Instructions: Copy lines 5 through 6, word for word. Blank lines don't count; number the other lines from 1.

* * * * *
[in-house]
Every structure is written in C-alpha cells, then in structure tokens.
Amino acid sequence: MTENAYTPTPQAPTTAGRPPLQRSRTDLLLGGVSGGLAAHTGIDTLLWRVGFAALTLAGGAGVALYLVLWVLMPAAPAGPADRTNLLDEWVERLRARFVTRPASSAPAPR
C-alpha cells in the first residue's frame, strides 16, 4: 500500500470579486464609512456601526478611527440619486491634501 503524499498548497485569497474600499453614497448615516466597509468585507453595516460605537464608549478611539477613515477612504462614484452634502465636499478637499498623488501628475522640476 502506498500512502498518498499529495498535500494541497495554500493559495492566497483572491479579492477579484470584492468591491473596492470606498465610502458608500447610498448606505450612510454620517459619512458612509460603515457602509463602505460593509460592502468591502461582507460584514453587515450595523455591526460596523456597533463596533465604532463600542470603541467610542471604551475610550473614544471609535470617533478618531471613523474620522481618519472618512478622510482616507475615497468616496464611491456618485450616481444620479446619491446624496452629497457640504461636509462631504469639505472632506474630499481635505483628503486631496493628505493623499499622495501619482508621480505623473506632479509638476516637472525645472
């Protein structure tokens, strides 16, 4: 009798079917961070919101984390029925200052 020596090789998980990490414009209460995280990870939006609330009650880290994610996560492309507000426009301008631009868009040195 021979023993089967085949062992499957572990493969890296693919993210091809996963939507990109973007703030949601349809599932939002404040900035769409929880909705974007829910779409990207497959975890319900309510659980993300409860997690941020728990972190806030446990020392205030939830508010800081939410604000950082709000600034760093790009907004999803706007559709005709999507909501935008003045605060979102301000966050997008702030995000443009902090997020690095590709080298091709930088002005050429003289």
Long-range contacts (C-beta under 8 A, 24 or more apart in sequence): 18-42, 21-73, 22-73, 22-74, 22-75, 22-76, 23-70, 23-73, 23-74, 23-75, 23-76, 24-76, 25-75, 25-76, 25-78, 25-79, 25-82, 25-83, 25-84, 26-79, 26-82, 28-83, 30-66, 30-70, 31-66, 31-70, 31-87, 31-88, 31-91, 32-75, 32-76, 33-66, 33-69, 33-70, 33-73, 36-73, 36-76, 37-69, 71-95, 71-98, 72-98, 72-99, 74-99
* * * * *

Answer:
């Protein structure tokens, strides 16, 4: 009798079917961070919101984390029925200052 020596090789998980990490414009209460995280990870939006609330009650880290994610996560492309507000426009301008631009868009040195 021979023993089967085949062992499957572990493969890296693919993210091809996963939507990109973007703030949601349809599932939002404040900035769409929880909705974007829910779409990207497959975890319900309510659980993300409860997690941020728990972190806030446990020392205030939830508010800081939410604000950082709000600034760093790009907004999803706007559709005709999507909501935008003045605060979102301000966050997008702030995000443009902090997020690095590709080298091709930088002005050429003289």
Long-range contacts (C-beta under 8 A, 24 or more apart in sequence): 18-42, 21-73, 22-73, 22-74, 22-75, 22-76, 23-70, 23-73, 23-74, 23-75, 23-76, 24-76, 25-75, 25-76, 25-78, 25-79, 25-82, 25-83, 25-84, 26-79, 26-82, 28-83, 30-66, 30-70, 31-66, 31-70, 31-87, 31-88, 31-91, 32-75, 32-76, 33-66, 33-69, 33-70, 33-73, 36-73, 36-76, 37-69, 71-95, 71-98, 72-98, 72-99, 74-99